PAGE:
Francisco Vargas vs Takashi Miura lived in a long shadow. It certainly was the kind of fight you might circle on your calendar on Nov. 21 as one to watch, if you were the sort of diehard boxing fan who was serious enough about the sport to know the names of two men in one of boxing’s serially sorriest divisions, junior lightweight (and, also, if you were the kind of person who still circled dates on calendars circa 2015).
But the shadow in question was cast by Canelo Alvarez-Miguel Cotto, which had the triple distinction of being one of the most anticipated fights of the year for reasons of census, as it featured the most popular Puerto Rican vs. the most popular Mexican; of caliber, as it featured two world-class boxers; and of chemistry, as Cotto and Canelo figured to mesh into their own Fight of the Year candidate.
By the end of the Vargas-Miura — hell, probably even as soon as halfway through — the two 130-pound men had stolen everything: the show that night, harcore fans’ hearts, our collective gasps and shouts, and yes, Fight of the Year honors. You don’t see this many reversals or this much near-comical, over-the-top violence in a WWE bout, let alone a boxing match.
Early on, Miura cut the more sympathetic figure. Vargas had blasted out the walking corpse of action hero Juan Manuel Lopez, not something that lent itself to the affections of fans of Lopez’s, even though Vargas had since proven he was no fluke by stopping Will Tomlinson. Miura, meanwhile, was hurt in the very 1st round by one of the hundreds of punches he didn’t bother to dodge that night. If you didn’t know Miura but watched boxing on U.S. television very often, you might think you were witnessing the second coming of Yoshihiro Kamegai — a Japanese fighter with a cement block for a head and just as much mobility who came forward, took punishment for an American audience and was bound to lose despite such everyman heroics.
In fact, Miura came in as the higher-ranked fighter. And in the 4th round, Miura demonstrated why: His head might have been a concrete block, but his hands were sledgehammers, too. That’s the round Miura put Vargas on his ass, and busted up his cheekbone, beginning a cut and severe swelling of his right cheekbone that would eventual subsume his whole eye.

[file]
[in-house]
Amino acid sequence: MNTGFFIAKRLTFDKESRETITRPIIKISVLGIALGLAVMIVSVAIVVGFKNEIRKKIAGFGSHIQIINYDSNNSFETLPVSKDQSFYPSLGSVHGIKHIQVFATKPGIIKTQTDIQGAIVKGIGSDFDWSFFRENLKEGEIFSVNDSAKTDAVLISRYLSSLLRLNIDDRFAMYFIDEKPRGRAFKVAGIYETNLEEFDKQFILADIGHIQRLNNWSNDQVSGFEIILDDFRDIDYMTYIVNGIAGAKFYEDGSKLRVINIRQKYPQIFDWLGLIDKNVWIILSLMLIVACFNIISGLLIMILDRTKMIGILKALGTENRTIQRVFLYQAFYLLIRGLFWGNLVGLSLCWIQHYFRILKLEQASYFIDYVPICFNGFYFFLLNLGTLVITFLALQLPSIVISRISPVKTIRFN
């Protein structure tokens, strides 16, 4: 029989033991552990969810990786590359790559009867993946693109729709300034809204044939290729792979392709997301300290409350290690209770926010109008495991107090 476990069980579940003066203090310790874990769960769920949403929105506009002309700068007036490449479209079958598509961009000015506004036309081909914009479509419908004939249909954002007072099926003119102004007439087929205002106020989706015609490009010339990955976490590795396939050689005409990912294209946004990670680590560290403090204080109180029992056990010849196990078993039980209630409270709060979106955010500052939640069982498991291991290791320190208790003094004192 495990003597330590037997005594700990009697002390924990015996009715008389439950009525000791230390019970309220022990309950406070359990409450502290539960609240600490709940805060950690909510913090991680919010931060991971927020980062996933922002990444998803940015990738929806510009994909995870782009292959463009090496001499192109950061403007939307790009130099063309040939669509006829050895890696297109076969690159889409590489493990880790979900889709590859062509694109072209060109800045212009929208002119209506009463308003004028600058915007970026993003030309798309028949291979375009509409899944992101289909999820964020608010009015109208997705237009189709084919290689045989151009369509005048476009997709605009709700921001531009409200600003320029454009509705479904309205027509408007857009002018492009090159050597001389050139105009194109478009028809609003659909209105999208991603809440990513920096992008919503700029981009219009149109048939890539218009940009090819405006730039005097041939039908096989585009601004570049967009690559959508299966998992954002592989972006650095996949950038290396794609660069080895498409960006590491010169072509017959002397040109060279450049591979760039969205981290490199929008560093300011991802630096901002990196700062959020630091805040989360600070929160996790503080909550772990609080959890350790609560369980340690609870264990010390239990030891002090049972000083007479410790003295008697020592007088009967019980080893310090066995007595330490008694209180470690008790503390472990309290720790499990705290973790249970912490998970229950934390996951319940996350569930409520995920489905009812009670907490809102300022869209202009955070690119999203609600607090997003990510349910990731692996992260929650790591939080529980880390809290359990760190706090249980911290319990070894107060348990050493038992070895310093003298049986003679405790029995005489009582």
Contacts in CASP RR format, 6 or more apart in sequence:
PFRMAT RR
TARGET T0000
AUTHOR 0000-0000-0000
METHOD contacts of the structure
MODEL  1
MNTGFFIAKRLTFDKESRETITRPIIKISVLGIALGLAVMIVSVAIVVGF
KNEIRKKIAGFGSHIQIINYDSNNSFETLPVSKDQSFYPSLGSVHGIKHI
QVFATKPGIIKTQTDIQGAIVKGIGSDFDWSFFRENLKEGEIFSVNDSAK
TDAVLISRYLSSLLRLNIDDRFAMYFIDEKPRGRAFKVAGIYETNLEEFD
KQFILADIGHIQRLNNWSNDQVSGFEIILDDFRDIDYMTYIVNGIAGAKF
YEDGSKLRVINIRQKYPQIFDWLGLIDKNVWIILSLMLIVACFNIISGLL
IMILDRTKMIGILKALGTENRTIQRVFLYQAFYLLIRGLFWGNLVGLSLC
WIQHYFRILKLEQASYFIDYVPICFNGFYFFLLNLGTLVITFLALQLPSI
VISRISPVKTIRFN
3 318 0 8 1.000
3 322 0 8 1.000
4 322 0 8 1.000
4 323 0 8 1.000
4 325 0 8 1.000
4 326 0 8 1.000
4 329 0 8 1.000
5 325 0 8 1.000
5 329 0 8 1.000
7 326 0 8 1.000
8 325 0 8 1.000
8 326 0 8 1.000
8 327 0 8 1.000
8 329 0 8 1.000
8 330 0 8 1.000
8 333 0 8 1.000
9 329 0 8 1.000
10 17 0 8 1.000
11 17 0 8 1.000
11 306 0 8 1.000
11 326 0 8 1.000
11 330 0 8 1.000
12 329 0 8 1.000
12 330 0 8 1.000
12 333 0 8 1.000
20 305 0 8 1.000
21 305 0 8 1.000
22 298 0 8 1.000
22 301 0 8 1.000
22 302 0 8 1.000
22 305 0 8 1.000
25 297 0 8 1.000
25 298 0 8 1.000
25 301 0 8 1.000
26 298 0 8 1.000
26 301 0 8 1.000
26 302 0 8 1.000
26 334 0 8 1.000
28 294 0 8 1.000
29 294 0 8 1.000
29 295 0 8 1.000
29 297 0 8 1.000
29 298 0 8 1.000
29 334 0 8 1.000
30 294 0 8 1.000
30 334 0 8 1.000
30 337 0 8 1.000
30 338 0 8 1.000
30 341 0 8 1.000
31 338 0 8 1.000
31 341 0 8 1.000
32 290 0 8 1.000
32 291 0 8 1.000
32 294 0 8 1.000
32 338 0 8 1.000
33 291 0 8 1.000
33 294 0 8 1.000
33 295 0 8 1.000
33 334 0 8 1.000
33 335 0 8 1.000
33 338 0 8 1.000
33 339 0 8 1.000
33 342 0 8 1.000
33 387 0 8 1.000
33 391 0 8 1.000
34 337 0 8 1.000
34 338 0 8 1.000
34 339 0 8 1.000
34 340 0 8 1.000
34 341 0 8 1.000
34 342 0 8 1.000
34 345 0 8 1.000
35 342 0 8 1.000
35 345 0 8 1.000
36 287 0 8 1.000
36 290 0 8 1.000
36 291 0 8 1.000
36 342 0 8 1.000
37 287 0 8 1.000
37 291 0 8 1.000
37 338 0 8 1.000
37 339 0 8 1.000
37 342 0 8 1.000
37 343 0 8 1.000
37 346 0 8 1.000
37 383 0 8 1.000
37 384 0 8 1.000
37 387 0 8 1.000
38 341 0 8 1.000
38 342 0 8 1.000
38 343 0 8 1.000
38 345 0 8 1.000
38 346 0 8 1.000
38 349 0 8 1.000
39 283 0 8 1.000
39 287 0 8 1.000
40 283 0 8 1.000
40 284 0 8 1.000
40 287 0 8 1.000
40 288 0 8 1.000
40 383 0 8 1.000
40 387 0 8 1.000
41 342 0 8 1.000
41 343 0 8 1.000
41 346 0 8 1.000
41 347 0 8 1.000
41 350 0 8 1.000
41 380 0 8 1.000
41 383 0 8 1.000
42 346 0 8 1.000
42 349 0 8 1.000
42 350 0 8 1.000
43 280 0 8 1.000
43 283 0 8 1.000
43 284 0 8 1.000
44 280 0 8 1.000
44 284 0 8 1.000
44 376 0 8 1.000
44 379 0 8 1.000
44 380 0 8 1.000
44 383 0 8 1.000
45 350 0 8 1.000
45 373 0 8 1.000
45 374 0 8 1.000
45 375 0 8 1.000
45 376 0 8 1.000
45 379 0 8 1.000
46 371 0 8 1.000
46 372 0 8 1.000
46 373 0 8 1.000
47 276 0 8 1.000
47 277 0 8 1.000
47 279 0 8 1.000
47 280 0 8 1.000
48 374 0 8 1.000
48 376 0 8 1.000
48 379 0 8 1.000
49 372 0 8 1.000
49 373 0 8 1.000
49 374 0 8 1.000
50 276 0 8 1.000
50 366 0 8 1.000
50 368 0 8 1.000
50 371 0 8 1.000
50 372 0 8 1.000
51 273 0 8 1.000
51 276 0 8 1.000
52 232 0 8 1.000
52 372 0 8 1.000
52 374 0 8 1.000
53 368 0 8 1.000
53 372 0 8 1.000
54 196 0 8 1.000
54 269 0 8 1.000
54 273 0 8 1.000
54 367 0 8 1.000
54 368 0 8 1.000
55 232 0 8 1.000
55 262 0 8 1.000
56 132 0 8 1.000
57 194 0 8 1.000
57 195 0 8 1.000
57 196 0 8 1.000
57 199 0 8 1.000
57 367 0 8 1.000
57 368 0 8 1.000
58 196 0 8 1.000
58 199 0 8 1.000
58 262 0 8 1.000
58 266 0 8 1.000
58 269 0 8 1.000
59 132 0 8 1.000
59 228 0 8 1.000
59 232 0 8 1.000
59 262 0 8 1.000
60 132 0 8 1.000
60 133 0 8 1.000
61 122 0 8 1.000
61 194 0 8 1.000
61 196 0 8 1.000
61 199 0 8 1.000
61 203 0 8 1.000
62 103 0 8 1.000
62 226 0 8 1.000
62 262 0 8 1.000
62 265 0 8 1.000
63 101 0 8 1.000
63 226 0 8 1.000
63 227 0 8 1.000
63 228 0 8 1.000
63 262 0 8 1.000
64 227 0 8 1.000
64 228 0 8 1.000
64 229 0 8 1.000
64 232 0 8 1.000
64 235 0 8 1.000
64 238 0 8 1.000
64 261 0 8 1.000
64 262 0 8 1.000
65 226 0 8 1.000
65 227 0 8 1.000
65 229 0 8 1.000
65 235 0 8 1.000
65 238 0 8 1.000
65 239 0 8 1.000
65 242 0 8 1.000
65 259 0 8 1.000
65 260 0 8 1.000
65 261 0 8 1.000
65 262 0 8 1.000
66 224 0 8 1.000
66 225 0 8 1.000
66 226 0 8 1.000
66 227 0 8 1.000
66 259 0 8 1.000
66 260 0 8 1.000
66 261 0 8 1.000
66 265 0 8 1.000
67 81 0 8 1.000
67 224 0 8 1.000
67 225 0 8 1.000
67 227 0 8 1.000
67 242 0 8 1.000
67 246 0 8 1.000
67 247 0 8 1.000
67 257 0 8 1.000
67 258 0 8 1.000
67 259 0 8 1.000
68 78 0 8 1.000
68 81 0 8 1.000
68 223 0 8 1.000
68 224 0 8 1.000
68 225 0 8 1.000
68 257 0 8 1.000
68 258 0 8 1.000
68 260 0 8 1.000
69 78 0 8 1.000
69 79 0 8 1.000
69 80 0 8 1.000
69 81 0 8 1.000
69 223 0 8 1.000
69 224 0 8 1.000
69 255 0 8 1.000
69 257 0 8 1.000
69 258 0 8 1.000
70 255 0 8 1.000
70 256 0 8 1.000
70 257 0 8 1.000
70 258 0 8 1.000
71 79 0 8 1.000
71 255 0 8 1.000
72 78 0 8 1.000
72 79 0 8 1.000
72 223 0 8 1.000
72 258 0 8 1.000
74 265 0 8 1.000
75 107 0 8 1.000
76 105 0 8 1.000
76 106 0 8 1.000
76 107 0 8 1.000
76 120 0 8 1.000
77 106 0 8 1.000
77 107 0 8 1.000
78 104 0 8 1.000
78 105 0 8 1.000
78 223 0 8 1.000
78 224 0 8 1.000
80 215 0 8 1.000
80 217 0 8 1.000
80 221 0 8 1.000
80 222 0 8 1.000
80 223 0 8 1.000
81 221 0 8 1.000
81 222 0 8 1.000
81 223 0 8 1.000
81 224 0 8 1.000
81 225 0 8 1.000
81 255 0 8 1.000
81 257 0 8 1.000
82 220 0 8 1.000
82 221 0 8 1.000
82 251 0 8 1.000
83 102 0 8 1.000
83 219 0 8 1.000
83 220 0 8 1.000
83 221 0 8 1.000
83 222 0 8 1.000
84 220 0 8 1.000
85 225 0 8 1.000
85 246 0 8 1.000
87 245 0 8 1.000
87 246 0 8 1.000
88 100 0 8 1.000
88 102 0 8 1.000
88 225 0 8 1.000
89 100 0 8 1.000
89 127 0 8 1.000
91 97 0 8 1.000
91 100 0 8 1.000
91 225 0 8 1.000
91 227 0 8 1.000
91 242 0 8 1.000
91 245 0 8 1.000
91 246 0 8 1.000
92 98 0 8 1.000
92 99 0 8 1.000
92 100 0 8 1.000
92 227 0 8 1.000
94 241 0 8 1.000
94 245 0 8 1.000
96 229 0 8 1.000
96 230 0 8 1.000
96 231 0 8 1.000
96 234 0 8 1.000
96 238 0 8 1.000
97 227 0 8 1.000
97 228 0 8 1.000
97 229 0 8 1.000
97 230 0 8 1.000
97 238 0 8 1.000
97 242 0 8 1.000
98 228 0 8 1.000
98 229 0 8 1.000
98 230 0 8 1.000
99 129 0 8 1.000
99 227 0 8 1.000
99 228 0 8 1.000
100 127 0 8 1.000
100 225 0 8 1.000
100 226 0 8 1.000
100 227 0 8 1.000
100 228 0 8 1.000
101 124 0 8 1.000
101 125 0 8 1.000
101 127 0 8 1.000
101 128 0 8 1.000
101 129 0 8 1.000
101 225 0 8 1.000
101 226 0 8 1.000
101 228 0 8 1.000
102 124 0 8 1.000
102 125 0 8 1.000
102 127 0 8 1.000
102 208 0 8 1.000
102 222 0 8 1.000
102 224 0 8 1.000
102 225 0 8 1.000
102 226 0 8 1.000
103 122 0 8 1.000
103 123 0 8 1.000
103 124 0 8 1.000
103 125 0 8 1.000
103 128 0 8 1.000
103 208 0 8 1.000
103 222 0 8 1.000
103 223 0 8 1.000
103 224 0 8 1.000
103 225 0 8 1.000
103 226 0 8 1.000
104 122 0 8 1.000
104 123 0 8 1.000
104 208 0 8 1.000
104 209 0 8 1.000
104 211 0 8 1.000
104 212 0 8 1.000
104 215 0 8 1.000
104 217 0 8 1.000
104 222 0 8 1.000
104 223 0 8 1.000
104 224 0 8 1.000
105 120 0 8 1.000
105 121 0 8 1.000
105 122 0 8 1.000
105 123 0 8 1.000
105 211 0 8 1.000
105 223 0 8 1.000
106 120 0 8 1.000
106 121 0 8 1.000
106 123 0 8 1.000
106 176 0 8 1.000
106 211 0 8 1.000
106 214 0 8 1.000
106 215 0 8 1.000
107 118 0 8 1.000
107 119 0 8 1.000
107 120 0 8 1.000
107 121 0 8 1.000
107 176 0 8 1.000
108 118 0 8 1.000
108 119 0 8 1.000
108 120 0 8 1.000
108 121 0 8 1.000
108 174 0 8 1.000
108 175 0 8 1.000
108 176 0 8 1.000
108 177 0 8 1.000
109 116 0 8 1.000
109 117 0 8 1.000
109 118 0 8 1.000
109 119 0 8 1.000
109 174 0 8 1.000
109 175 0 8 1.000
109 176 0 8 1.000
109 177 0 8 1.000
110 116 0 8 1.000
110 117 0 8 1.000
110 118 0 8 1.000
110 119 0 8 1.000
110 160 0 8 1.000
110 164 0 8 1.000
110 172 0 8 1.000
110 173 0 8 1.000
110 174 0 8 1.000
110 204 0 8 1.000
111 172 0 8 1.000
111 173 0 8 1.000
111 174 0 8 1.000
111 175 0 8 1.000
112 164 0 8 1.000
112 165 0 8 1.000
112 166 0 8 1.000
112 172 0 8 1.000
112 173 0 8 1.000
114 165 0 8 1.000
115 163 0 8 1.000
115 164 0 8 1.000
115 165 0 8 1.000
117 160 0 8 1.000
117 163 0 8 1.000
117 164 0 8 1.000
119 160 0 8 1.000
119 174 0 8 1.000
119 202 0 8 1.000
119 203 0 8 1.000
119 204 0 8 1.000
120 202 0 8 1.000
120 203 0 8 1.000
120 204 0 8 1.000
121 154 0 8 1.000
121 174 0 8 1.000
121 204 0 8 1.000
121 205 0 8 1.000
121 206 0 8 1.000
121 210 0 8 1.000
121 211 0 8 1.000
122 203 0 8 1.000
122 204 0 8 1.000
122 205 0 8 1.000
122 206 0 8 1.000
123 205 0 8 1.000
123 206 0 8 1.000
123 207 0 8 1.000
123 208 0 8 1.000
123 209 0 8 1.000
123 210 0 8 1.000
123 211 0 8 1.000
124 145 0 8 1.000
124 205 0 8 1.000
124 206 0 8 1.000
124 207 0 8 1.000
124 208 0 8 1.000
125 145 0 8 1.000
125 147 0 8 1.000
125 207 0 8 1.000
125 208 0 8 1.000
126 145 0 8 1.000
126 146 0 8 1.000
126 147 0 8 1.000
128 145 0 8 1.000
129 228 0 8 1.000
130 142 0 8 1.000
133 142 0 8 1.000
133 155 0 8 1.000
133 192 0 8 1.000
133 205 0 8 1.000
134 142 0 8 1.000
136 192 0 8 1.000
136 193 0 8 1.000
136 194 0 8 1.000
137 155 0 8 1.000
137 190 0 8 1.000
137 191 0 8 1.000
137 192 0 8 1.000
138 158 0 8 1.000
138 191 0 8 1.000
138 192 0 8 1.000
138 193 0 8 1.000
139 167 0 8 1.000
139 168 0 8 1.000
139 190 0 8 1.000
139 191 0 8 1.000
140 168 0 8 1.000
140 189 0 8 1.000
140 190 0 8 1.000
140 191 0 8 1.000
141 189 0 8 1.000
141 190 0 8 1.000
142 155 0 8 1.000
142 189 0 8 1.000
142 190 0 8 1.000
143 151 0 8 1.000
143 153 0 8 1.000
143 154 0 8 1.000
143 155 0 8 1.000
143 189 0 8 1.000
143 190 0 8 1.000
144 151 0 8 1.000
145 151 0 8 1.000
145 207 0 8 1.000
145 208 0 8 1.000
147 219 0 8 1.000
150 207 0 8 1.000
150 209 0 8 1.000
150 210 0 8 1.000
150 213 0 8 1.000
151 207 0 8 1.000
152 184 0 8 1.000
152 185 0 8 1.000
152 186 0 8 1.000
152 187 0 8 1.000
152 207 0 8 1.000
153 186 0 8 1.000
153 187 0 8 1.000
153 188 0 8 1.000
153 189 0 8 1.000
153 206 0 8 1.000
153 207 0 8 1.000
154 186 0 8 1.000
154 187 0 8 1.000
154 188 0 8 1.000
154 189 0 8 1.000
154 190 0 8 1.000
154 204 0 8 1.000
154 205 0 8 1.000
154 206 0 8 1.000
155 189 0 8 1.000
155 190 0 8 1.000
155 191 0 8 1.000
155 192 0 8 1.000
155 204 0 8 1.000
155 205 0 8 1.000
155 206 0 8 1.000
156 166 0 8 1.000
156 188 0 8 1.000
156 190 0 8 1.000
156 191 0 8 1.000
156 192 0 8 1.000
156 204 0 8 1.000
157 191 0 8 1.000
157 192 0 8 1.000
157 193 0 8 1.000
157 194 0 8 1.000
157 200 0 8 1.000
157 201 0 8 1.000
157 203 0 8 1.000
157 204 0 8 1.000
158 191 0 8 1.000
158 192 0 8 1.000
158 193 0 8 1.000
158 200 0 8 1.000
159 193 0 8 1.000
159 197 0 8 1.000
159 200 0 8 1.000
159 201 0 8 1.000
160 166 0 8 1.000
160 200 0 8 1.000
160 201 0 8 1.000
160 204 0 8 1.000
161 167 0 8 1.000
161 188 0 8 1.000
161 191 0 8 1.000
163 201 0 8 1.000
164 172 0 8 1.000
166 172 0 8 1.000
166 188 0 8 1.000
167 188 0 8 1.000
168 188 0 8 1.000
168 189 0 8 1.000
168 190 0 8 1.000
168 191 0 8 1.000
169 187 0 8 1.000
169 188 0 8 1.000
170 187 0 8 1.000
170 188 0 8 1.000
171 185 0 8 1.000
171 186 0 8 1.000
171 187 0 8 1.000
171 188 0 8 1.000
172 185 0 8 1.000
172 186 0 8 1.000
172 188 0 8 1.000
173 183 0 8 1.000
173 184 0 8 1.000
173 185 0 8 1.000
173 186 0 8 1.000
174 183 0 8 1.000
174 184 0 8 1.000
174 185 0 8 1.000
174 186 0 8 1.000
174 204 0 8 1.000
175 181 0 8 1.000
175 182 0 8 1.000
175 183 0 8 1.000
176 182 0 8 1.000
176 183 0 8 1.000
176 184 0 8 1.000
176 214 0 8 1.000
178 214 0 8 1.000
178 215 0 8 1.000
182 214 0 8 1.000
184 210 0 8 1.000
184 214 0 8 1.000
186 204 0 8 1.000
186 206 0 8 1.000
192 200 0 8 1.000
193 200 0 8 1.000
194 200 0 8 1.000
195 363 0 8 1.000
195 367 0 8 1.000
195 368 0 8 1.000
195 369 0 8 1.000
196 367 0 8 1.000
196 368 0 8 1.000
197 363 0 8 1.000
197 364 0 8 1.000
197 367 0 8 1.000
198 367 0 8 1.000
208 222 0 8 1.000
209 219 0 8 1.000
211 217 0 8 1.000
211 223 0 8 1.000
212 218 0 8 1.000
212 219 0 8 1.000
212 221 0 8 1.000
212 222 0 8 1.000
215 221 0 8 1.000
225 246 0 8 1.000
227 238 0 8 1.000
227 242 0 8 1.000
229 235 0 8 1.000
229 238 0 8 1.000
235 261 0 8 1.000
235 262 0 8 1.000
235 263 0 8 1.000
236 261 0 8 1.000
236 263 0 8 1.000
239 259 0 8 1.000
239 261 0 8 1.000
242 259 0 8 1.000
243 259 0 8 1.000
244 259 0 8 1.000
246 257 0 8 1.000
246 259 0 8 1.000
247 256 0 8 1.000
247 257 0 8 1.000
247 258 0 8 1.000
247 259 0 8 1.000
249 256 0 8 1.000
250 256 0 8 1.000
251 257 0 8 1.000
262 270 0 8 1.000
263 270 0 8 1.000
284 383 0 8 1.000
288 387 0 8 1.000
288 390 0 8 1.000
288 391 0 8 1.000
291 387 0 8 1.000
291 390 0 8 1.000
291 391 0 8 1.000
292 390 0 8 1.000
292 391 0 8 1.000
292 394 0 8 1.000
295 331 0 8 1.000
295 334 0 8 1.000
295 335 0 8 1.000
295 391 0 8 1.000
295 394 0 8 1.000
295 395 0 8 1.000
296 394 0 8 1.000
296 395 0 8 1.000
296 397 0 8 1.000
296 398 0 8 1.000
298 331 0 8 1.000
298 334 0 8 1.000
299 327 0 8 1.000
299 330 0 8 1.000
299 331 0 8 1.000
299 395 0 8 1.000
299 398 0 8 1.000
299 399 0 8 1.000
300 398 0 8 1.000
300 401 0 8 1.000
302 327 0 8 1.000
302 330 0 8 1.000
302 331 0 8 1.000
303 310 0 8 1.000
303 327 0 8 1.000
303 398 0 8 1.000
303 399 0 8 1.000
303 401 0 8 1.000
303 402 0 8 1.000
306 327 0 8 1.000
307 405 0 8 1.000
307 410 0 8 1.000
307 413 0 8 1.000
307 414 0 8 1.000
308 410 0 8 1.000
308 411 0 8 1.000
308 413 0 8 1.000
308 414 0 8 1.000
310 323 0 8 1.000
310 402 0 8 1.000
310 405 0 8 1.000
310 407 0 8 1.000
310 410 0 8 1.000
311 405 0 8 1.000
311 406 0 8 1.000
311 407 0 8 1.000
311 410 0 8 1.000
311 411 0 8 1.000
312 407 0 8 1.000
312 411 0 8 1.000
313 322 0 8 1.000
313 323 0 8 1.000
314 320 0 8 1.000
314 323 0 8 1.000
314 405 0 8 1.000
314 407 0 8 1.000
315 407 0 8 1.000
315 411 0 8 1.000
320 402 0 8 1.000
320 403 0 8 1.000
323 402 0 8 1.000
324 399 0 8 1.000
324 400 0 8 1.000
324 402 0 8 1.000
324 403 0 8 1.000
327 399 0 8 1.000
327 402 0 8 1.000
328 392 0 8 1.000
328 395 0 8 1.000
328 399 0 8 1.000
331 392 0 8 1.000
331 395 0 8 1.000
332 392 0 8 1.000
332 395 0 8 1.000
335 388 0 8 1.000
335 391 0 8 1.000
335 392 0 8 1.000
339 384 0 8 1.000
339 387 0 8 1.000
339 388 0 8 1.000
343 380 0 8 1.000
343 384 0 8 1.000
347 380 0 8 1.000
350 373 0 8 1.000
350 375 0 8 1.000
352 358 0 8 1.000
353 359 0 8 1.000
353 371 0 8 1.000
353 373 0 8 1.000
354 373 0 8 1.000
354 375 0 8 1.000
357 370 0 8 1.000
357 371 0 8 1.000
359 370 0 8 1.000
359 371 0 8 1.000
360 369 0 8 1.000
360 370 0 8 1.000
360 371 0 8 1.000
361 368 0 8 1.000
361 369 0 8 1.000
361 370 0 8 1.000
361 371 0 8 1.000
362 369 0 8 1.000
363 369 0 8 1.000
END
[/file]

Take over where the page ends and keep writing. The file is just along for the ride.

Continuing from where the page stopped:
As that grotesque bruise developed, the worst was yet to come for Vargas, somehow. Miura apparently developed an immunity to the power Vargas had hurt him with earlier, which was bad news for the Mexican, because Vargas could hardly have hit him more times that night. In the 8th, it got especially ugly for Vargas, and not just in the vicinity of his face. With 16 seconds to go, his legs departed him, courtesy a flush left hand from Miura. Vargas stumbled backward, struggled to remain upright. Then he stumbled back to his corner. All signs said that this brutal war, increasingly one-sided, was coming to an end — if not because he could no longer see and the doctor could threaten to stop it anytime, then because he might not remain conscious with the next big punch Miura landed on him in the 9th.
And if the fight hadn’t yet given us enough, it then gave us a grand finale that you could hardly believe.
Moments into the 9th round, Vargas, out of nowhere, hit Miura with something that took away his invulnerability. Perhaps “something” isn’t the right word — it was a combination, the only way Vargas could apparently rattle Miura’s brain around in his head in any meaningful way. First came the left uppercut that froze Miura, set up by a long right that was pretty good by itself. Then came a jab, a hard left and a one-two. Miura was on his way down by then, and Vargas tossed in a nasty right uppercut for good measure. He dropped backward, then face-planted a second time when he tried to get up.
That Miura survived that at all was remarkable. That he then took another full minute of punishment after defiantly, unconvincingly holding his gloves up was more like astounding. He tried holding; he tried slugging back. Against every normal human impulse — and boxers aren’t normal humans — he stayed on his feet. And that’s where he stayed when referee Tony Weeks stepped in and saved Miura from himself.
Canelo-Cotto ended up being… all right. Maybe for the fans of those two men, the main event of the Nov. 21 HBO pay-per-view will be what they remember most. But for those of us who watch boxing to witness the unreal, it’s Vargas-Miura that now casts the shadow over that evening.
(Referee Tony Weeks stops the fight as Francisco Vargas defeats Takashi Miura by TKO during their fight at the Mandalay Bay Events Center on November 21, 2015 in Las Vegas, Nevada; Photo: Al Bello/Getty Images)